Is Mindfulness all it’s cracked up to be?

A few months ago I left the Core Psychology Office one Wednesday to go and grab some lunch and to do some banking. About ten minutes later I was back at my desk eating some sushi and the envelope of money was gone….. except that I had no memory of going to the bank to deposit it. Frantically I went back to where I’d bought lunch, checked the other shops I’d been to. It was nowhere to be found. By putting together fragments of my memory I realised that I had actually posted the envelope full of money, and a stressful and expensive mail bag sorting later, the envelope full of money was recovered.


Now, normally I manage to stay pretty on top of things. So what on earth went on there? Was this early onset dementia? Nope, this is just an example of a common blight affecting many of us in this ever-increasing rush that we call life. I was operating completely on auto-pilot, barely paying attention to anything that was going on around me.


And this is where Mindfulness comes in. Mindfulness is a state of active and open attention on the present moment. When you’re mindful you can begin to notice your thoughts and feelings from a distance, without judging them as good or bad. It is a very effective way to switch out of autopilot. It’s even better at helping you to avoid getting all caught up and freaked out by your thoughts and feelings, all the things your mind throws at your constantly.


Here’s what a regular mindfulness practice can teach you. It will help you to notice when your mind has wandered (to somewhere random, or to somewhere scary or sad). It will help you to see that for what it is (a thought, a memory, a physical sensation, an emotion). It will teach you how to breathe and make room for all of the difficult stuff that shows up. By paying attention to right now we are less likely to get stuck in the loop of reviewing the past or contemplating the future. It will help you to take a moment to settle, and to make a move towards the things that are important in your life.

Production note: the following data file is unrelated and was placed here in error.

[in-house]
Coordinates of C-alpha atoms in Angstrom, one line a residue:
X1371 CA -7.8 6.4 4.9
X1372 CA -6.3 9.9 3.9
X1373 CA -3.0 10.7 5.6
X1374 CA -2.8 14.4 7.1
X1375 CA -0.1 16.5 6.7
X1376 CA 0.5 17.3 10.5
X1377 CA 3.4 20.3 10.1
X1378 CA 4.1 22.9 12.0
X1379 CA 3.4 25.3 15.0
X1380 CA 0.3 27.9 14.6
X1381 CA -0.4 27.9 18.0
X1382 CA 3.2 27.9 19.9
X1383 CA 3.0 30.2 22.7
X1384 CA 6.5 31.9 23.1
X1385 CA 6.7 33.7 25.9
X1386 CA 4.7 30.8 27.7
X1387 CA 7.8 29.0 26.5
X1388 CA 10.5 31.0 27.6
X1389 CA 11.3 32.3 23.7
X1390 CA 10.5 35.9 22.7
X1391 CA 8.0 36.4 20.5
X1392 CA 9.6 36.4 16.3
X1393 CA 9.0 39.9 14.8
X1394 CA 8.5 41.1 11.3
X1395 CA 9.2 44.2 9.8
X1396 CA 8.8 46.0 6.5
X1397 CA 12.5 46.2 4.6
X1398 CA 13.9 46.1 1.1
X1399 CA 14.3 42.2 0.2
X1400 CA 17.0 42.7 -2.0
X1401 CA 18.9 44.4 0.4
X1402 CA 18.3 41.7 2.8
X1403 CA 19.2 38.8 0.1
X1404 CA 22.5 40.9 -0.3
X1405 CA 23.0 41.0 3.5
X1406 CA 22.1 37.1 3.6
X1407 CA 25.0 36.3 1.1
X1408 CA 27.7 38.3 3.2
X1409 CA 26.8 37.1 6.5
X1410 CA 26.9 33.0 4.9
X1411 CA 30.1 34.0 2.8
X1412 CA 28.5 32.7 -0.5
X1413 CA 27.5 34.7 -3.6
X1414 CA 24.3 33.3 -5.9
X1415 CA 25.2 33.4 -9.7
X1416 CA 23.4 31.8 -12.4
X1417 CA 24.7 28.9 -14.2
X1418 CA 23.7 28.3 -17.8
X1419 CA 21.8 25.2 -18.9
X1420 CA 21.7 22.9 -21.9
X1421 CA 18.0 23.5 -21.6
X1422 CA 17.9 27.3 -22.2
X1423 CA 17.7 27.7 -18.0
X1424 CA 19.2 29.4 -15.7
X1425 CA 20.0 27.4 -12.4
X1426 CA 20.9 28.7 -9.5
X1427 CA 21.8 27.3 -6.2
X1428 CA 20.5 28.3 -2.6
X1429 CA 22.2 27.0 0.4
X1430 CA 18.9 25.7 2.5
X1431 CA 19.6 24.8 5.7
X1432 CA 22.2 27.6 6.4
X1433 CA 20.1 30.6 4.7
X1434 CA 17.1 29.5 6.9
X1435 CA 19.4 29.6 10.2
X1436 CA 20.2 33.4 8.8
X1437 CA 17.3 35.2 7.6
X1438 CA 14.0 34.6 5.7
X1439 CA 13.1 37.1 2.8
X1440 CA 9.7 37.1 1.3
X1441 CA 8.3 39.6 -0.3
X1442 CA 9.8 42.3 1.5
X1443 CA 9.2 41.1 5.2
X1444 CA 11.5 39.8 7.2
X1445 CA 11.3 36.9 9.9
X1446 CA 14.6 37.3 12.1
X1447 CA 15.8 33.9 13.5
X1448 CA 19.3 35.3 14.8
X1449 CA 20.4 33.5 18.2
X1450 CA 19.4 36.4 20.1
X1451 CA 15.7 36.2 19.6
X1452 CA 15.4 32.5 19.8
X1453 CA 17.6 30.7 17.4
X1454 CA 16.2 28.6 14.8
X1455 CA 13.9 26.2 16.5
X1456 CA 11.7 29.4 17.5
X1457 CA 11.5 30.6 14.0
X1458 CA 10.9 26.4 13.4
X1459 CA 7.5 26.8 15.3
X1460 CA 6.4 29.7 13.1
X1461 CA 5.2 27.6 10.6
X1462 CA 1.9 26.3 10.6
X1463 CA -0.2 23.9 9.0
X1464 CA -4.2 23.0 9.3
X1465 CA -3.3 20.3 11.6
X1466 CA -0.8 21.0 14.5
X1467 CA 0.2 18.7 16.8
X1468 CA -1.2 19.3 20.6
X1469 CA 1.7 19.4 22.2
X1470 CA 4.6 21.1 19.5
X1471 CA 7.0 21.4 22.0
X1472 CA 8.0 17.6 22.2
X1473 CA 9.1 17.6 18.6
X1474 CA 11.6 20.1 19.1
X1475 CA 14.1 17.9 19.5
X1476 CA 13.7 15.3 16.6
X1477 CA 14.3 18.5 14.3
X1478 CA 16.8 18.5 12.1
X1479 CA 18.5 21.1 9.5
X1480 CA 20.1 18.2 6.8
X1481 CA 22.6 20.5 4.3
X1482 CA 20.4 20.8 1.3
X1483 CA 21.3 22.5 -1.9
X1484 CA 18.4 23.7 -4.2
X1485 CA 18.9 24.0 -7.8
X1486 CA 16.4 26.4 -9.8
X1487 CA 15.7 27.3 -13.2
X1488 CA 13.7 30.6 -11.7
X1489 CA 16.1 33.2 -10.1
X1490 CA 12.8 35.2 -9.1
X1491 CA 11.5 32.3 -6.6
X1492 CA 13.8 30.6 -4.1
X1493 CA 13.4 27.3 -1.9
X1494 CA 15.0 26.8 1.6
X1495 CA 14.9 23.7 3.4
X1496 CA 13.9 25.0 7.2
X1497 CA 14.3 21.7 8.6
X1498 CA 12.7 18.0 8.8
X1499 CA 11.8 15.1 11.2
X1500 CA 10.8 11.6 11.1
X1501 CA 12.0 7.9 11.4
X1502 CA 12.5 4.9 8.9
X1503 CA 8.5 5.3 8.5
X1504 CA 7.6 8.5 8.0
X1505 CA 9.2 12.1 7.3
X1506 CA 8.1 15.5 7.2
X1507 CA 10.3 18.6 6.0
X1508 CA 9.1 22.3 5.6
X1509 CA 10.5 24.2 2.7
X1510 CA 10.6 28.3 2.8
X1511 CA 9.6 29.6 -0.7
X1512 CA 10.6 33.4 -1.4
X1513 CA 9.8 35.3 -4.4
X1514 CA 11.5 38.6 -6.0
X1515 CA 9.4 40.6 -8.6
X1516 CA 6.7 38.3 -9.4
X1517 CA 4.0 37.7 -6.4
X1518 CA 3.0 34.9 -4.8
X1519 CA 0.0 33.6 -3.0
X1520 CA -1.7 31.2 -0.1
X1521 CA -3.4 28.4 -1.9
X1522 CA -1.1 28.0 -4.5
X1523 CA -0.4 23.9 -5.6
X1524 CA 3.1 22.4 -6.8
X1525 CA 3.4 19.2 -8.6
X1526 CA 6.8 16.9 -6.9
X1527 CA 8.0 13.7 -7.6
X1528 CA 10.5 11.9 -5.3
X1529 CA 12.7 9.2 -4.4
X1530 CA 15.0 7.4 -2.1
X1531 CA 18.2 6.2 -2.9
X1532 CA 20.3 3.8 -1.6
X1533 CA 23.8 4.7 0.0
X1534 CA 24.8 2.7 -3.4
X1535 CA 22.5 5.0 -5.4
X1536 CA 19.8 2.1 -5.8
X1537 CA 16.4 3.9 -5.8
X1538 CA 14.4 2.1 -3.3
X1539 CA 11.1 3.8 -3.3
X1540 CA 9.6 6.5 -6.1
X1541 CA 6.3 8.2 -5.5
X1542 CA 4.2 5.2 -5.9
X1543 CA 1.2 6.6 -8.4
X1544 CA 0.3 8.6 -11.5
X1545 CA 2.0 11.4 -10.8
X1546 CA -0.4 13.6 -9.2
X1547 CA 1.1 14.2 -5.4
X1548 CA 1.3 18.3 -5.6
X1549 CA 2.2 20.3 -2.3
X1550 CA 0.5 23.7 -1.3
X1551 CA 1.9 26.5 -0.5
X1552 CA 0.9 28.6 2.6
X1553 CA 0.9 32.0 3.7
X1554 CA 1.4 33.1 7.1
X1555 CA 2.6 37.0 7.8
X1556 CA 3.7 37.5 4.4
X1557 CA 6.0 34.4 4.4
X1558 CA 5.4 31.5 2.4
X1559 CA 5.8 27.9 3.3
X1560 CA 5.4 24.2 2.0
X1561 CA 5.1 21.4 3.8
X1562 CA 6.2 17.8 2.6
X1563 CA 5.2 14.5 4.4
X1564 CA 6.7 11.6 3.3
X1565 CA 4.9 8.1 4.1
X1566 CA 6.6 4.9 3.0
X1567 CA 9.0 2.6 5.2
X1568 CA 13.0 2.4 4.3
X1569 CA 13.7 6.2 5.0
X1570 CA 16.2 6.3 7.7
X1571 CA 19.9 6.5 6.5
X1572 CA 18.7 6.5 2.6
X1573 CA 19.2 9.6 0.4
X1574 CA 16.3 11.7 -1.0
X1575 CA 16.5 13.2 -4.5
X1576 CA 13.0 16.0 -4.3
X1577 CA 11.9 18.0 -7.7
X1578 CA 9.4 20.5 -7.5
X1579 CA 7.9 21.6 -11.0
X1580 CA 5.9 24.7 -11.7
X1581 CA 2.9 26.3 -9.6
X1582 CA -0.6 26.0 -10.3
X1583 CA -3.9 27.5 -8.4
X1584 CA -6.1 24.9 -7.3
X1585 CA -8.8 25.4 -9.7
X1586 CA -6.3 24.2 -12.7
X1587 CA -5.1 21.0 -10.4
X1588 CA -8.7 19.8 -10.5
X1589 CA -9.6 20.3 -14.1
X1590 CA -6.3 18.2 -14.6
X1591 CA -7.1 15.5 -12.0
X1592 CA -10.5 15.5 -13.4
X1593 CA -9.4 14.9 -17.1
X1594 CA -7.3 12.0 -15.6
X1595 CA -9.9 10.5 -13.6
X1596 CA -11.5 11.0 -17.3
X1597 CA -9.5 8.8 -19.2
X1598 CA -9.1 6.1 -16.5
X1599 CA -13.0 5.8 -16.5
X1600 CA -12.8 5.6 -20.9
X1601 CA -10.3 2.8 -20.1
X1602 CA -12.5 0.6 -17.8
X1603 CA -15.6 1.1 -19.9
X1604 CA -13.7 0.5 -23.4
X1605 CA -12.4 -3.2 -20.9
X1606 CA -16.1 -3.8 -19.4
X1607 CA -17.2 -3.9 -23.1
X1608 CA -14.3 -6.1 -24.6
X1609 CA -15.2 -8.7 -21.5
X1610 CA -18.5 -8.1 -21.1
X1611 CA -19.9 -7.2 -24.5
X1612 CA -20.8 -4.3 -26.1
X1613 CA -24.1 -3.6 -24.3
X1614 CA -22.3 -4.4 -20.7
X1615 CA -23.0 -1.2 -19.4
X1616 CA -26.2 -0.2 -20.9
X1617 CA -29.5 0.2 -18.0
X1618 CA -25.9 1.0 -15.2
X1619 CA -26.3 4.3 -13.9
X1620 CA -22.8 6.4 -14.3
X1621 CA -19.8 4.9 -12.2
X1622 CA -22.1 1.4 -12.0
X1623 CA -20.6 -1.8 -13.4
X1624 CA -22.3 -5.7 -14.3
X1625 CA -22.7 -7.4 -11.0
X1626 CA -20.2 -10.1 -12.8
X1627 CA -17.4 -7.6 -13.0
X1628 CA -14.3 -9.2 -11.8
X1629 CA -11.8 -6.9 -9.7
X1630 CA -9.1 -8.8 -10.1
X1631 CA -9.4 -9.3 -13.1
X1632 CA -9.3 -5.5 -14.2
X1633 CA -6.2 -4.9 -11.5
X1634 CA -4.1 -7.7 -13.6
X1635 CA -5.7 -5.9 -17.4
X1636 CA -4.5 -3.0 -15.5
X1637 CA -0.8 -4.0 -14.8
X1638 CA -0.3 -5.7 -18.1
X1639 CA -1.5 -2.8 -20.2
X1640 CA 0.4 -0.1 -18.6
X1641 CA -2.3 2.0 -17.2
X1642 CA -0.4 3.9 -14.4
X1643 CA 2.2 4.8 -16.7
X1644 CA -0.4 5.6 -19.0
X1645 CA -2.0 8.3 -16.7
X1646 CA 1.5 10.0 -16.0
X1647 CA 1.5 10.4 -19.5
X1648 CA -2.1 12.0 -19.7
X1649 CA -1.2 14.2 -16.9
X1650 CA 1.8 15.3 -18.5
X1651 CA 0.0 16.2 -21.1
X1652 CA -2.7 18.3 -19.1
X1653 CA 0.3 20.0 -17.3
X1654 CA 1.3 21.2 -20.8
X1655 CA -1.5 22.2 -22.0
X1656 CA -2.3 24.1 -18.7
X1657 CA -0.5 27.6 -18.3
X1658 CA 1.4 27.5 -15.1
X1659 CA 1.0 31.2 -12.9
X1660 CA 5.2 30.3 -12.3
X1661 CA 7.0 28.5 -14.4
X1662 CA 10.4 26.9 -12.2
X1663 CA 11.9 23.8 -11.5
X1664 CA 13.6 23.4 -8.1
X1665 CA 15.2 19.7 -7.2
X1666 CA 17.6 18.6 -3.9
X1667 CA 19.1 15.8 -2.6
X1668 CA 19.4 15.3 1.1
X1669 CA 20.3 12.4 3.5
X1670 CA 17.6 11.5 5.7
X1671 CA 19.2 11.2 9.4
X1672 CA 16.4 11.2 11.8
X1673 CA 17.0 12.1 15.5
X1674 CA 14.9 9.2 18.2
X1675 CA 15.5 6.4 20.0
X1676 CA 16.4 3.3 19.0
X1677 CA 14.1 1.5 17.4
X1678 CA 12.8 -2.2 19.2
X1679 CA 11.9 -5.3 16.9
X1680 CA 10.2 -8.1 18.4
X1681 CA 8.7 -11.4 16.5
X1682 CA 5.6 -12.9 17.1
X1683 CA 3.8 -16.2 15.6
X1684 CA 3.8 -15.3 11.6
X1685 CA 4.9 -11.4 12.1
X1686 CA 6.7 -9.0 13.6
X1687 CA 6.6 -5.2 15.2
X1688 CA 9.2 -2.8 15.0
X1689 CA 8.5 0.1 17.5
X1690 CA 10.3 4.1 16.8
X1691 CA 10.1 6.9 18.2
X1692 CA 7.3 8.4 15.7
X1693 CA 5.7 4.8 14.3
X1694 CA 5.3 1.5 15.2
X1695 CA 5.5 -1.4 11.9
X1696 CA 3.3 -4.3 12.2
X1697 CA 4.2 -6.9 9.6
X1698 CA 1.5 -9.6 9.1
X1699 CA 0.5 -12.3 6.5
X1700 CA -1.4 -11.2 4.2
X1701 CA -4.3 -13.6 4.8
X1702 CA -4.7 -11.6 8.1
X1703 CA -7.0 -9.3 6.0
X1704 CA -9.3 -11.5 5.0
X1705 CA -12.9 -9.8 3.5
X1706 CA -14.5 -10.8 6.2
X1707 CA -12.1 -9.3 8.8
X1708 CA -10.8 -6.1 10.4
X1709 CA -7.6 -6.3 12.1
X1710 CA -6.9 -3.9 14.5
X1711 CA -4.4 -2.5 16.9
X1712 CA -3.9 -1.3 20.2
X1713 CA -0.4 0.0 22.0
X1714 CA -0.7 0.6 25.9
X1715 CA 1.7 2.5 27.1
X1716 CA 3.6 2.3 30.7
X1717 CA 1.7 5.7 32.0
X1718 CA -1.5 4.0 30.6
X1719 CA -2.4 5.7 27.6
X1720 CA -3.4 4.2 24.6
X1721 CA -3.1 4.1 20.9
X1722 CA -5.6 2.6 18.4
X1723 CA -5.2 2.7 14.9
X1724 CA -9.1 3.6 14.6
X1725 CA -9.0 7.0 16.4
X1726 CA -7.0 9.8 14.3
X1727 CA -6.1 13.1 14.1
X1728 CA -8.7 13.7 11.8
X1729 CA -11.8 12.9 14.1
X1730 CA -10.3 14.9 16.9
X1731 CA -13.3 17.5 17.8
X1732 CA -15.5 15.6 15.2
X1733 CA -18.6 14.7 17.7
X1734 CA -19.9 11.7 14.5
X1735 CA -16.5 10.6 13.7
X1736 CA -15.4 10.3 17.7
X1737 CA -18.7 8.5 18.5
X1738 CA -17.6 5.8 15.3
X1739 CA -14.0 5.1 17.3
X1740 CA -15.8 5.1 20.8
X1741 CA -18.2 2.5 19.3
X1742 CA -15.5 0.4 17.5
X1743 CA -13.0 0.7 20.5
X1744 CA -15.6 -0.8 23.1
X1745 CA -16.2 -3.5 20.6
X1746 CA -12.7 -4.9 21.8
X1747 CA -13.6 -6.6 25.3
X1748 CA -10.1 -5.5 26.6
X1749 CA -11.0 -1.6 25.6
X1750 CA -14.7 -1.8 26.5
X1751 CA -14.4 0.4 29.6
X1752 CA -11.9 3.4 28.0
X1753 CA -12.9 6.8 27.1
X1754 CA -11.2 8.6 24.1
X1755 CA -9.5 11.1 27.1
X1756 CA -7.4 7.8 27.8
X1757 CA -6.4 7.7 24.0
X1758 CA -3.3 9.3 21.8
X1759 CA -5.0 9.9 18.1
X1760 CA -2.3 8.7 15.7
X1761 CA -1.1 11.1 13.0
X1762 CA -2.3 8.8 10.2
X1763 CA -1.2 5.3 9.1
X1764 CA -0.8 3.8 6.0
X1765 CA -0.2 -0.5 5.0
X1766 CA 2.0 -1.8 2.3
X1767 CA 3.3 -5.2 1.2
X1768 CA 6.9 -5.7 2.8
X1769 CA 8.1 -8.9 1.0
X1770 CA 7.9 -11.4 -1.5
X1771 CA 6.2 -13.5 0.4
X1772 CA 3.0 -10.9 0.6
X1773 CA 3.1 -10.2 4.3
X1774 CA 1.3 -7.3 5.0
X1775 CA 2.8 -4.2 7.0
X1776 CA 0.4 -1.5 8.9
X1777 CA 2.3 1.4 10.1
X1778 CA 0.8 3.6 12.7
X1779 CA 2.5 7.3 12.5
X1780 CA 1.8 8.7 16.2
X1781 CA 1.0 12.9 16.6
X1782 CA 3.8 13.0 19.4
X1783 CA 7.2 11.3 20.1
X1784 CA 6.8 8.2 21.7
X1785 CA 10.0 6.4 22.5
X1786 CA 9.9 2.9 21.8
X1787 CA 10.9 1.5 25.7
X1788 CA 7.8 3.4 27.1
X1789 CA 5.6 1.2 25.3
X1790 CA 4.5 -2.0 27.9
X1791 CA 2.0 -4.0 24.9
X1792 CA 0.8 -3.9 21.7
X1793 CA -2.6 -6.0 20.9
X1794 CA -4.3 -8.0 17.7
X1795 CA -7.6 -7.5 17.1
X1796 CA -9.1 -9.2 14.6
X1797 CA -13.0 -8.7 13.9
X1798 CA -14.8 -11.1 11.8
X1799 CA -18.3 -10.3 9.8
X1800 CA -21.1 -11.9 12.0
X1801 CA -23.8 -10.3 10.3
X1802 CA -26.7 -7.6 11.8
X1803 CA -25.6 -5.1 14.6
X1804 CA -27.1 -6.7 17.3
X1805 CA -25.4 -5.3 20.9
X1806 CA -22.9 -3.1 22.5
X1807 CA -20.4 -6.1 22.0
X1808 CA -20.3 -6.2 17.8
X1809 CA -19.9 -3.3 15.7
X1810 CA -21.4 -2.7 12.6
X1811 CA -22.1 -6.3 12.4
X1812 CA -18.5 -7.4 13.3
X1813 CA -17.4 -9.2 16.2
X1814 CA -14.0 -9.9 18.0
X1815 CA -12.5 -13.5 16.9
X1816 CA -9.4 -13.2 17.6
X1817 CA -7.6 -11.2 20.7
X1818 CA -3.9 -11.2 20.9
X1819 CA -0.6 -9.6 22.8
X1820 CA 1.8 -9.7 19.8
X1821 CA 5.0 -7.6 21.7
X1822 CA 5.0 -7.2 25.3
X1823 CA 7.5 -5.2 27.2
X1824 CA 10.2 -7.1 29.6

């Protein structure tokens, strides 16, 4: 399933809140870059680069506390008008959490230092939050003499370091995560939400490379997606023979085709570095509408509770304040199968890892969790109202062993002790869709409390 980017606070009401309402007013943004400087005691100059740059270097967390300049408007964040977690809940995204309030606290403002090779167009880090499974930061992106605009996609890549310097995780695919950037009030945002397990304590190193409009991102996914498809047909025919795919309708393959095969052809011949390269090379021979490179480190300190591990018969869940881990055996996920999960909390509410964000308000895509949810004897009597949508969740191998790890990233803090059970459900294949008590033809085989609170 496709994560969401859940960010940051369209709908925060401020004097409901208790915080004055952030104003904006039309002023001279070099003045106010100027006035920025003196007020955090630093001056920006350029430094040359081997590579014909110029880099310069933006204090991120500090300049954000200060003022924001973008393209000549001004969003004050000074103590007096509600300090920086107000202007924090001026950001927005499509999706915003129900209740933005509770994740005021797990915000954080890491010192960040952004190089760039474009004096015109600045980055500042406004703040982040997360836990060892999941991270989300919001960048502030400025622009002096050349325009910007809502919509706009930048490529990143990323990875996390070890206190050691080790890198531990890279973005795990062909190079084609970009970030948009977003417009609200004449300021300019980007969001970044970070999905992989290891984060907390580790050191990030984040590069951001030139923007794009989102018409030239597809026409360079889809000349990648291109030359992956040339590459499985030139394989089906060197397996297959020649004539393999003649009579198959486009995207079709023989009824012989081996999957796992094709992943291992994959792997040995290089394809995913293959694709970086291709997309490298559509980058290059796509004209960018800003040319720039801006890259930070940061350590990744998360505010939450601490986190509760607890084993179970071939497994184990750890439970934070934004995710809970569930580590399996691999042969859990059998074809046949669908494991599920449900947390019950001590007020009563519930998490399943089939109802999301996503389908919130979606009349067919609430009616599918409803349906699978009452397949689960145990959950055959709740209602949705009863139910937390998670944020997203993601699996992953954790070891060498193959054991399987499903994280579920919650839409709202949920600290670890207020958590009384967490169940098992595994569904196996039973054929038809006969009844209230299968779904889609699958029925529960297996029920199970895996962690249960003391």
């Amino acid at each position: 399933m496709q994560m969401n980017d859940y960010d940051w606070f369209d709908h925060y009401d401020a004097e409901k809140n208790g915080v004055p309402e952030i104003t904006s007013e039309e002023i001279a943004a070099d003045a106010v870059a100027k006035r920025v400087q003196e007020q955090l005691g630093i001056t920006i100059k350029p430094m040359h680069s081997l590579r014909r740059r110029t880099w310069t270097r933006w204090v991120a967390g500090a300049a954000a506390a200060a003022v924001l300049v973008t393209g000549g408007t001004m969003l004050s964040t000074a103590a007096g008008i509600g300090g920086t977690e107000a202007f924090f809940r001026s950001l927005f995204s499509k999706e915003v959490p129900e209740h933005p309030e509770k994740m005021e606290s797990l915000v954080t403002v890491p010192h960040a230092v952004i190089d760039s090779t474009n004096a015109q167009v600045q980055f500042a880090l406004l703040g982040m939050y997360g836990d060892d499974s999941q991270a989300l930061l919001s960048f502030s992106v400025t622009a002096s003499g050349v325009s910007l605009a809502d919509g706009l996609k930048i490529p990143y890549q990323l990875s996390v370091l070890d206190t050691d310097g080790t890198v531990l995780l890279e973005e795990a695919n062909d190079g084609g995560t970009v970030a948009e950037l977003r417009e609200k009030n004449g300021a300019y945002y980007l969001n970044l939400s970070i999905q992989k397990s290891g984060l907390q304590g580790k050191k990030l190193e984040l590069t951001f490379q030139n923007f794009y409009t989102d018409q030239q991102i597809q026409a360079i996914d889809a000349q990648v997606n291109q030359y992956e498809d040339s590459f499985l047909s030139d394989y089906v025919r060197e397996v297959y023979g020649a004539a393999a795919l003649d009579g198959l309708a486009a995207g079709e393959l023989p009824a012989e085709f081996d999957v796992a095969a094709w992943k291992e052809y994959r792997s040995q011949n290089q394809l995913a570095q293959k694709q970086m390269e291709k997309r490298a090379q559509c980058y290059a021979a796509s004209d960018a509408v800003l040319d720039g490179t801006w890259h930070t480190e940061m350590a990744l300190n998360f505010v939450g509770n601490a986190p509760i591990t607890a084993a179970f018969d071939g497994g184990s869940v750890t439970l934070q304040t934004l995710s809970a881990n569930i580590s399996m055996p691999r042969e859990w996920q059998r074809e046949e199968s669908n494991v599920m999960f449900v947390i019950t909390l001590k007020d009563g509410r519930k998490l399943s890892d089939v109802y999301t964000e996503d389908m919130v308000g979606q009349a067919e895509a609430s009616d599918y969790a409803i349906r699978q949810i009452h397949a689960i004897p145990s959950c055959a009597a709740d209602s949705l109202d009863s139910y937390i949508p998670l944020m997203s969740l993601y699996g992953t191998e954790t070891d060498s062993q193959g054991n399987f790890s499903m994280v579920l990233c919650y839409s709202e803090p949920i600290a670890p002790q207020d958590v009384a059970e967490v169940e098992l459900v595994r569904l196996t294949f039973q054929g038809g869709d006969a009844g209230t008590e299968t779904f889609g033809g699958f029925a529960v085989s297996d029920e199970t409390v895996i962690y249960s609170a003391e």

A recent study by Oxford University found that Mindfulness Based Cognitive Behaviour Therapy prevented people from experiencing a relapse of depression as well as antidepressants. It’s still pretty early days into research for the effectiveness of Mindfulness in treating psychological disorders, but there are definitely some promising findings. It’s not a magic bullet, but it is a practice that is definitely worth exploring for yourself.


Ready to try a brief mindfulness practice?
Sit comfortably and plant your feet firmly on the floor. Rest your hands on your lap in a comfortable position. Take 10 breaths in through your nose and out through your mouth. Make each breath a full breath, exhaling completely before you take the next breath in. Notice how the air is cooler on the inhale and warmer on the exhale. Notice any parts of your body where you are holding tension. Breathe into this tension and make a note to address this later (you might need to stretch or check your posture). Consider what value you wish to bring to the rest of your day.


We regularly run Mindfulness and Acceptance and Commitment Therapy based workshops at Core Psychology. Get in touch to find out when our next workshop is on.

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